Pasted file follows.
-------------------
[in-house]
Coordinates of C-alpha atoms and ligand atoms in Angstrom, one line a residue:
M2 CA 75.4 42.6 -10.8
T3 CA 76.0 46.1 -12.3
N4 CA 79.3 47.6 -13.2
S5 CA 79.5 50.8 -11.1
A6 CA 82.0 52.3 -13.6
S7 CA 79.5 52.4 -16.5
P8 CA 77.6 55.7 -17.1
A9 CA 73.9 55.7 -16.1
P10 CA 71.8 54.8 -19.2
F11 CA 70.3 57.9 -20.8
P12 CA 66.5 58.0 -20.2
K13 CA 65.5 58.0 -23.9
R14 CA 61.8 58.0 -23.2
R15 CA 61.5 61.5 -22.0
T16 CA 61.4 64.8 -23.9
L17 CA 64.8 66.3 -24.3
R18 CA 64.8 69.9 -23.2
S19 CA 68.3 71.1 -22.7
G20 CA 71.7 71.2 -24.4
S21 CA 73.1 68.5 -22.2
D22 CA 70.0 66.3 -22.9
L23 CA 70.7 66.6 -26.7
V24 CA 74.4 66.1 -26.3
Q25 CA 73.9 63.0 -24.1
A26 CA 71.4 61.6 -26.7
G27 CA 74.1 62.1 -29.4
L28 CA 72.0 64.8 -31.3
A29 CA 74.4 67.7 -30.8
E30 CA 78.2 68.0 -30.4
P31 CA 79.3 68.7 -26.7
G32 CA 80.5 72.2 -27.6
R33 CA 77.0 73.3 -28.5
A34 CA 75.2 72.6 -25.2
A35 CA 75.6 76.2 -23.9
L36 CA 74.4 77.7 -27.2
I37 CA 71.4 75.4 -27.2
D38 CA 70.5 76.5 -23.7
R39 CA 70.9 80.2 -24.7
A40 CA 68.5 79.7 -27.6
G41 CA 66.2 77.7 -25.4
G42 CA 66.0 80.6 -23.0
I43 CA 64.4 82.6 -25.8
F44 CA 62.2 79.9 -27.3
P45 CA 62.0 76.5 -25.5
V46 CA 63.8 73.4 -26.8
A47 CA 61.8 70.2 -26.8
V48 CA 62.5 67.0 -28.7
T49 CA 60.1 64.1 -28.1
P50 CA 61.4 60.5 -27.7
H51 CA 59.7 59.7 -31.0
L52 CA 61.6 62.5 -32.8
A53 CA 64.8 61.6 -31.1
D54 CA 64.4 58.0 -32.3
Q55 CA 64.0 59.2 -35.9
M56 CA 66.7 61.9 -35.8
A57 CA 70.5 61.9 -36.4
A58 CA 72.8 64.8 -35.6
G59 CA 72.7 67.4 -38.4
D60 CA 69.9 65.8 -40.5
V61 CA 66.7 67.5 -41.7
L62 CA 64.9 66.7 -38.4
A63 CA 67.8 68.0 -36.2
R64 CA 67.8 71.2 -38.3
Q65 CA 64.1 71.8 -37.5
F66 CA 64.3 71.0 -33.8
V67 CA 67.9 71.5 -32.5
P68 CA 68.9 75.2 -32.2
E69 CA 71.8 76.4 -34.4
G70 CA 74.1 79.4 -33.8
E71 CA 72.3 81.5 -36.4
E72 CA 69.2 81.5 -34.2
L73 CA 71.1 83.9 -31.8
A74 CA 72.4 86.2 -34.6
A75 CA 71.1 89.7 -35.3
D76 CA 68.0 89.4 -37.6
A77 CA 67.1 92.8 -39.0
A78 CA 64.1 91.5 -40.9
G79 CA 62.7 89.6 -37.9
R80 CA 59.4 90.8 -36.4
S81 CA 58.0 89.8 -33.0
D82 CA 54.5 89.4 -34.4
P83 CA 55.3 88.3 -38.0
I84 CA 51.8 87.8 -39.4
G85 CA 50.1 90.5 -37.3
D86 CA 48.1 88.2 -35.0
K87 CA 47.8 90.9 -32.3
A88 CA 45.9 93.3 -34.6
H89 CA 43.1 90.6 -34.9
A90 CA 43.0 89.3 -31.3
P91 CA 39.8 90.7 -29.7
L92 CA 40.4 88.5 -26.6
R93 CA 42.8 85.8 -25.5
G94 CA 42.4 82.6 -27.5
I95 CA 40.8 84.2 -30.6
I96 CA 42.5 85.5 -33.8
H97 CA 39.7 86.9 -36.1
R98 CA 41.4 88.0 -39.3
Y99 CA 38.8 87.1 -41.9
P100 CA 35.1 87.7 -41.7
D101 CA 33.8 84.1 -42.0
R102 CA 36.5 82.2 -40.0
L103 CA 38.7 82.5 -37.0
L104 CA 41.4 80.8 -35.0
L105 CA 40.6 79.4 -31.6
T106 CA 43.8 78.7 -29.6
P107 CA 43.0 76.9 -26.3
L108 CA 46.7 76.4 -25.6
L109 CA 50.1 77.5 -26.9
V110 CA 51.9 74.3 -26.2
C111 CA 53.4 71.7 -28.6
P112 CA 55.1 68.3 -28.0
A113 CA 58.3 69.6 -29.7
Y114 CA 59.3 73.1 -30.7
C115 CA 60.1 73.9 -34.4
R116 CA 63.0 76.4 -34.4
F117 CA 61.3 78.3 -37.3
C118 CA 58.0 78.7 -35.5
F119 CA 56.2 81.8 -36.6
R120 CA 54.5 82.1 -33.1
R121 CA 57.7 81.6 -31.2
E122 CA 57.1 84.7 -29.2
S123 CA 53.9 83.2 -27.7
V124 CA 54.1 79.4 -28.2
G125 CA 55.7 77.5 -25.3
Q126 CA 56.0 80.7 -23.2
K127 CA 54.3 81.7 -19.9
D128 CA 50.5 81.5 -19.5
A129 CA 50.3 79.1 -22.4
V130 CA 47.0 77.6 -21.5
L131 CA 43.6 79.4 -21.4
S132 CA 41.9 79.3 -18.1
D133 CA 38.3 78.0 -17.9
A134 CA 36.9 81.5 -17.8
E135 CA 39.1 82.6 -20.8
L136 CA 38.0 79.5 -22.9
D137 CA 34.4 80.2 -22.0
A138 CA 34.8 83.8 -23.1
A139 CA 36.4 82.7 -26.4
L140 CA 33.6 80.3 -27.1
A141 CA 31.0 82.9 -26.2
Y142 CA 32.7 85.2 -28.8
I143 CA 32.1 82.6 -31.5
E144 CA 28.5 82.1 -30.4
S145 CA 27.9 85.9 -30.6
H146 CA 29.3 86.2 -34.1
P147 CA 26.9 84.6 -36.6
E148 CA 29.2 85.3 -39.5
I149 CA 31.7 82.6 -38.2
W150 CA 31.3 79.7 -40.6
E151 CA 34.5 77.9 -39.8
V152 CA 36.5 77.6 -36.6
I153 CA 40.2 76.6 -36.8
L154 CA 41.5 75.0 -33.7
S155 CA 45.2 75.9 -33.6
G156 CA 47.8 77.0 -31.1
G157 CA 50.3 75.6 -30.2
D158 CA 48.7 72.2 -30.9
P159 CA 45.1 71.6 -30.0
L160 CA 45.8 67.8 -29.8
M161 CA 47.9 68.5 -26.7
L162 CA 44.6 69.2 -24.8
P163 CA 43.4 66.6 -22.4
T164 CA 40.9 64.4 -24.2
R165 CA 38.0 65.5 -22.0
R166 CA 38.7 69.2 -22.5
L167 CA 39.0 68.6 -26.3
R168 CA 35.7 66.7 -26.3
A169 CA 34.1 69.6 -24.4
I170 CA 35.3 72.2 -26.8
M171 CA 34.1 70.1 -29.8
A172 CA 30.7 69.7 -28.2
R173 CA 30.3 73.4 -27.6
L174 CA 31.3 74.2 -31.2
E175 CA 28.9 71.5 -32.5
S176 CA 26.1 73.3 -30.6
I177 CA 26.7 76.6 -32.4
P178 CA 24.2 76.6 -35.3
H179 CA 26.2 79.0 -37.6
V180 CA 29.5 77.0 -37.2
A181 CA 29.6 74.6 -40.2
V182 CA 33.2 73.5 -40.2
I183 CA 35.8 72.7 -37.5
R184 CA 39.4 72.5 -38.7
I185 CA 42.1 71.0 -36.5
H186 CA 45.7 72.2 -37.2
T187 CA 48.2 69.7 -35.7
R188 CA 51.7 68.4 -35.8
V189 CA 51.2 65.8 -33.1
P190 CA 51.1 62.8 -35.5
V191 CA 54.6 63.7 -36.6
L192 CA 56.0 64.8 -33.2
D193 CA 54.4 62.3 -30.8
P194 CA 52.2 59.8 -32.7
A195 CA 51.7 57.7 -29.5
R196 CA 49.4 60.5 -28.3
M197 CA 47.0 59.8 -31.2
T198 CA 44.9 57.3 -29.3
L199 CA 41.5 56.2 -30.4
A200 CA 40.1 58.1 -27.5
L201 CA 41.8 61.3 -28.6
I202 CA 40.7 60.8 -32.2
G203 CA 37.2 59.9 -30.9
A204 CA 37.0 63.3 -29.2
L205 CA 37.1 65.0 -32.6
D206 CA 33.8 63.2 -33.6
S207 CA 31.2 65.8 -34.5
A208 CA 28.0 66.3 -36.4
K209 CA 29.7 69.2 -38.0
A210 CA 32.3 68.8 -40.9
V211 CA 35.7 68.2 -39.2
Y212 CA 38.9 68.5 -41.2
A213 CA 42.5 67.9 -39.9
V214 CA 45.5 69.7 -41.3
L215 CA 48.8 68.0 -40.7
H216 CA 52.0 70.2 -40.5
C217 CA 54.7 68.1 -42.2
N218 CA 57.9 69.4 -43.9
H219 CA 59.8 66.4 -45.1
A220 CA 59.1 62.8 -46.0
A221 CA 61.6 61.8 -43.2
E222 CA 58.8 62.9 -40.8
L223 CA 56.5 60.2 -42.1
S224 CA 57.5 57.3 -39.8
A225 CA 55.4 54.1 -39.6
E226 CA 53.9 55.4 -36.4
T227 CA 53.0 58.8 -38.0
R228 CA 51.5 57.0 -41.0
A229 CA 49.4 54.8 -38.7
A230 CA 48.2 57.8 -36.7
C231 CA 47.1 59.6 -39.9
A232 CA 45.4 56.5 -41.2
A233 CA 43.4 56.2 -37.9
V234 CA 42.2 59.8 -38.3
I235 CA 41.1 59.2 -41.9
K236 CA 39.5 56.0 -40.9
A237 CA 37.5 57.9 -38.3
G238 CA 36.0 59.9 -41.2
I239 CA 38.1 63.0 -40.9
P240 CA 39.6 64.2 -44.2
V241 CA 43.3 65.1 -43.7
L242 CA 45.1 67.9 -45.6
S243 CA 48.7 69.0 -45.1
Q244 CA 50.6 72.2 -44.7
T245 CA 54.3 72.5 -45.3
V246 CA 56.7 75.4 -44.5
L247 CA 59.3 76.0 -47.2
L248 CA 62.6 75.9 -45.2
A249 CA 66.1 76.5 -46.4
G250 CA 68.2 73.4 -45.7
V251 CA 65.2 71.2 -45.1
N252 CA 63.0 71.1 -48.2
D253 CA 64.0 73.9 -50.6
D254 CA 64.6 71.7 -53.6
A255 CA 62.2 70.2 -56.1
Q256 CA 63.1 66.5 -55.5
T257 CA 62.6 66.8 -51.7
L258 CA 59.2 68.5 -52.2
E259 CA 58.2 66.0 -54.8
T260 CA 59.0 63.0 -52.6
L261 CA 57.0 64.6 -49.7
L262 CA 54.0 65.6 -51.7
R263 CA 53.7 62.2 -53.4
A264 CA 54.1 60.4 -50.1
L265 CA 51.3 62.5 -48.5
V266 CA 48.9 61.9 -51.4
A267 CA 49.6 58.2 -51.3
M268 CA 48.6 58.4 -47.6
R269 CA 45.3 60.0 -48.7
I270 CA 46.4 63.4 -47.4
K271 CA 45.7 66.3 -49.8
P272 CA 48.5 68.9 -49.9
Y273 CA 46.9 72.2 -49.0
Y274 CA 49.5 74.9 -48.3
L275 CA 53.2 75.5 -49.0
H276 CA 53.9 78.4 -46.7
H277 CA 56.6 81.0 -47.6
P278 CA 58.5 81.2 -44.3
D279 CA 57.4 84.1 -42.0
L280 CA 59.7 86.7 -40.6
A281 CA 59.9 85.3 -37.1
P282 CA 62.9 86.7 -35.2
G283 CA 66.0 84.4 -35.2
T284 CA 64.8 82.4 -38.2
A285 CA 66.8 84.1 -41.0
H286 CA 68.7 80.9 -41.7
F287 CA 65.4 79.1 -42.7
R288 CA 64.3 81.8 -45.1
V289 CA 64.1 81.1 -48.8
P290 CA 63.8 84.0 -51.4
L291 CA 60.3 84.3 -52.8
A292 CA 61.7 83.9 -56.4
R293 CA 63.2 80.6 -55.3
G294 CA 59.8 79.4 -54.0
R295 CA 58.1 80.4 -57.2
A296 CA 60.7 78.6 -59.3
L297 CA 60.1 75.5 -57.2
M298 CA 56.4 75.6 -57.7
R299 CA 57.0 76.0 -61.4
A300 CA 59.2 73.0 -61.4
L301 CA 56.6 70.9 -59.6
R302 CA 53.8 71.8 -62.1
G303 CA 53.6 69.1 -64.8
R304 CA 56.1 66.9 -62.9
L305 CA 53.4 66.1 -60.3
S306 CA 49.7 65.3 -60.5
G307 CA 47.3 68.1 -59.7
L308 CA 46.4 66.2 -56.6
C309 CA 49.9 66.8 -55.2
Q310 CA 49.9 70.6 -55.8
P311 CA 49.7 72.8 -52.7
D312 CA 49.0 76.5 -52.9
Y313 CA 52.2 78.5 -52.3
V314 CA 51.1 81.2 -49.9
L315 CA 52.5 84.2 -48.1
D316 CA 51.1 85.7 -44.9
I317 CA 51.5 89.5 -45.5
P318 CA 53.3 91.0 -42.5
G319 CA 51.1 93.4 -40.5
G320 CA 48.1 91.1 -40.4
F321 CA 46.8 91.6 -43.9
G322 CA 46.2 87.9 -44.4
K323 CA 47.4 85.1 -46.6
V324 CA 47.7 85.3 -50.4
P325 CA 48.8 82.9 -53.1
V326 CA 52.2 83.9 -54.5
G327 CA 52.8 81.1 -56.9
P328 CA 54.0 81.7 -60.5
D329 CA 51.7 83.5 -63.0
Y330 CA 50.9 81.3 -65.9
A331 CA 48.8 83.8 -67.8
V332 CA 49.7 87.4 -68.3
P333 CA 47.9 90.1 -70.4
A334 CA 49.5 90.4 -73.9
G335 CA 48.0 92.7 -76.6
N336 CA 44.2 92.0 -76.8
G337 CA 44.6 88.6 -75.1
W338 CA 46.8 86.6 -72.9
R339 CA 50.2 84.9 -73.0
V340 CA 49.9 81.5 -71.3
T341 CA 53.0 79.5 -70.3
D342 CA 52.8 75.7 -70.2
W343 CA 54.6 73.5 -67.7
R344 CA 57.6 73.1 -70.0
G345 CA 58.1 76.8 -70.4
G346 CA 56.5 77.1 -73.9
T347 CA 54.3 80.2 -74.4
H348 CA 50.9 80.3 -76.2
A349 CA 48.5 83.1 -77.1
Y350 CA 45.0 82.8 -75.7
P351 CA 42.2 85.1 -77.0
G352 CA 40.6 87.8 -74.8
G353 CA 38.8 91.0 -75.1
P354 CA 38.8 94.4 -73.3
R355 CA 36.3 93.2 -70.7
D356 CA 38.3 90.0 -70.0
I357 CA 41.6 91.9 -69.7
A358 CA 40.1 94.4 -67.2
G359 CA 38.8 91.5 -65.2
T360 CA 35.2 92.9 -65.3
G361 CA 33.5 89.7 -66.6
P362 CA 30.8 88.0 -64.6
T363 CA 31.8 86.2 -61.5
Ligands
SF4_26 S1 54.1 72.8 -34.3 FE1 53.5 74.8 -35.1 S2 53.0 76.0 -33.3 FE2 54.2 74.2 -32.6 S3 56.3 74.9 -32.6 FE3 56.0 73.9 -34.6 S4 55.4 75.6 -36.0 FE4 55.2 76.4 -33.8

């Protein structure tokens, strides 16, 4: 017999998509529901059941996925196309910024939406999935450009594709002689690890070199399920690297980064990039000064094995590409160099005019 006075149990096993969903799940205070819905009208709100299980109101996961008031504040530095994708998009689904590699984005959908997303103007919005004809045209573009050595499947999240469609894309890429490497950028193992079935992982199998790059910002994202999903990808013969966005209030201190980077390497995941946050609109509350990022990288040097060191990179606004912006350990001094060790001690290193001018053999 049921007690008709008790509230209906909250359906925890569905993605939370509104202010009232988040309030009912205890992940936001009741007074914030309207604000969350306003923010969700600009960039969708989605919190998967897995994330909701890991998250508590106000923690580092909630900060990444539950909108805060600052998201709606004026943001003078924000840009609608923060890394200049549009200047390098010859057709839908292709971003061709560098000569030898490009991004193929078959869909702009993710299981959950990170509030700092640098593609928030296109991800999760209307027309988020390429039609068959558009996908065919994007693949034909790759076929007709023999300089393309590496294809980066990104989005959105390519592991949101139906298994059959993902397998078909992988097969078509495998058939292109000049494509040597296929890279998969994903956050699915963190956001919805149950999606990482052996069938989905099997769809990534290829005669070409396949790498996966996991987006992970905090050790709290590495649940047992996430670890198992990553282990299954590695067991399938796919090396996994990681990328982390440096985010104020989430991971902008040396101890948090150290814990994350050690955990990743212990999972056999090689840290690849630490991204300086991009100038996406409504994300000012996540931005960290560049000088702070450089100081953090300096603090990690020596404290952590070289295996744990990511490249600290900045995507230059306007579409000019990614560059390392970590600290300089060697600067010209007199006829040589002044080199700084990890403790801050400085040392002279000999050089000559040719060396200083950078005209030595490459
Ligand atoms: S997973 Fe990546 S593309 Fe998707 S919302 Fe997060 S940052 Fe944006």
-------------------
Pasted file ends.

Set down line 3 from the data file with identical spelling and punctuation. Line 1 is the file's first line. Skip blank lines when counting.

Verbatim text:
M2 CA 75.4 42.6 -10.8